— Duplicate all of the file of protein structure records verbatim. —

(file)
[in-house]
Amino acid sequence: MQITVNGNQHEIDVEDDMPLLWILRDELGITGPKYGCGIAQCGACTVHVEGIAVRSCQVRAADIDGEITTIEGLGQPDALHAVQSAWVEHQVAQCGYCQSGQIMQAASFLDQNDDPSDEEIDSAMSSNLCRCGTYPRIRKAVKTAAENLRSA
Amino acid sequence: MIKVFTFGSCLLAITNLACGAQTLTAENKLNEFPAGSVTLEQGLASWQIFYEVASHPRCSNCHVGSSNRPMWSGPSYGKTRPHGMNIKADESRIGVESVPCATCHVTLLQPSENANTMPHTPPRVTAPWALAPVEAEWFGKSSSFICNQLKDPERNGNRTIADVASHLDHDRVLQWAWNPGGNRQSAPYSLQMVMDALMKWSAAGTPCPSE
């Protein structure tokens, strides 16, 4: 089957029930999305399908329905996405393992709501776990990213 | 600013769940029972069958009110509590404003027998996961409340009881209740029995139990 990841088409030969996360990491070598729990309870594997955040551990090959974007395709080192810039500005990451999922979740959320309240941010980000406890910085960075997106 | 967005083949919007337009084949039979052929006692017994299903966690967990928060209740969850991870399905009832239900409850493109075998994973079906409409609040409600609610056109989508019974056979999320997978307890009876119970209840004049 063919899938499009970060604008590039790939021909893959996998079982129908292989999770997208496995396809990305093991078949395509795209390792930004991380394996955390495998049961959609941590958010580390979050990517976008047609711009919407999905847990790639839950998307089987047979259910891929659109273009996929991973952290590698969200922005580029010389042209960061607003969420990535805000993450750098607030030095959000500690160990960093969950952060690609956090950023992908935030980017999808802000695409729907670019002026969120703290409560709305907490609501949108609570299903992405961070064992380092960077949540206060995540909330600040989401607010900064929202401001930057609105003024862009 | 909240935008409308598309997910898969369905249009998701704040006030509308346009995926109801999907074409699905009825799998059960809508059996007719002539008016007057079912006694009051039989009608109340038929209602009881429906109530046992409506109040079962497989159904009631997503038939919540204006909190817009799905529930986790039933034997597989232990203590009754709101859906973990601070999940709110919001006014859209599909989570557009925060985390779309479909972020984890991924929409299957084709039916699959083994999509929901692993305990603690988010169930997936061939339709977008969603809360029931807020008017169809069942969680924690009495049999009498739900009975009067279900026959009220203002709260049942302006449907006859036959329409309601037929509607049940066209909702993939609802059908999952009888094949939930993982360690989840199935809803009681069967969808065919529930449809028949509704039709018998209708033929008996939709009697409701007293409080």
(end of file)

[in-house]
Amino acid sequence: MQITVNGNQHEIDVEDDMPLLWILRDELGITGPKYGCGIAQCGACTVHVEGIAVRSCQVRAADIDGEITTIEGLGQPDALHAVQSAWVEHQVAQCGYCQSGQIMQAASFLDQNDDPSDEEIDSAMSSNLCRCGTYPRIRKAVKTAAENLRSA
Amino acid sequence: MIKVFTFGSCLLAITNLACGAQTLTAENKLNEFPAGSVTLEQGLASWQIFYEVASHPRCSNCHVGSSNRPMWSGPSYGKTRPHGMNIKADESRIGVESVPCATCHVTLLQPSENANTMPHTPPRVTAPWALAPVEAEWFGKSSSFICNQLKDPERNGNRTIADVASHLDHDRVLQWAWNPGGNRQSAPYSLQMVMDALMKWSAAGTPCPSE
């Protein structure tokens, strides 16, 4: 089957029930999305399908329905996405393992709501776990990213 | 600013769940029972069958009110509590404003027998996961409340009881209740029995139990 990841088409030969996360990491070598729990309870594997955040551990090959974007395709080192810039500005990451999922979740959320309240941010980000406890910085960075997106 | 967005083949919007337009084949039979052929006692017994299903966690967990928060209740969850991870399905009832239900409850493109075998994973079906409409609040409600609610056109989508019974056979999320997978307890009876119970209840004049 063919899938499009970060604008590039790939021909893959996998079982129908292989999770997208496995396809990305093991078949395509795209390792930004991380394996955390495998049961959609941590958010580390979050990517976008047609711009919407999905847990790639839950998307089987047979259910891929659109273009996929991973952290590698969200922005580029010389042209960061607003969420990535805000993450750098607030030095959000500690160990960093969950952060690609956090950023992908935030980017999808802000695409729907670019002026969120703290409560709305907490609501949108609570299903992405961070064992380092960077949540206060995540909330600040989401607010900064929202401001930057609105003024862009 | 909240935008409308598309997910898969369905249009998701704040006030509308346009995926109801999907074409699905009825799998059960809508059996007719002539008016007057079912006694009051039989009608109340038929209602009881429906109530046992409506109040079962497989159904009631997503038939919540204006909190817009799905529930986790039933034997597989232990203590009754709101859906973990601070999940709110919001006014859209599909989570557009925060985390779309479909972020984890991924929409299957084709039916699959083994999509929901692993305990603690988010169930997936061939339709977008969603809360029931807020008017169809069942969680924690009495049999009498739900009975009067279900026959009220203002709260049942302006449907006859036959329409309601037929509607049940066209909702993939609802059908999952009888094949939930993982360690989840199935809803009681069967969808065919529930449809028949509704039709018998209708033929008996939709009697409701007293409080």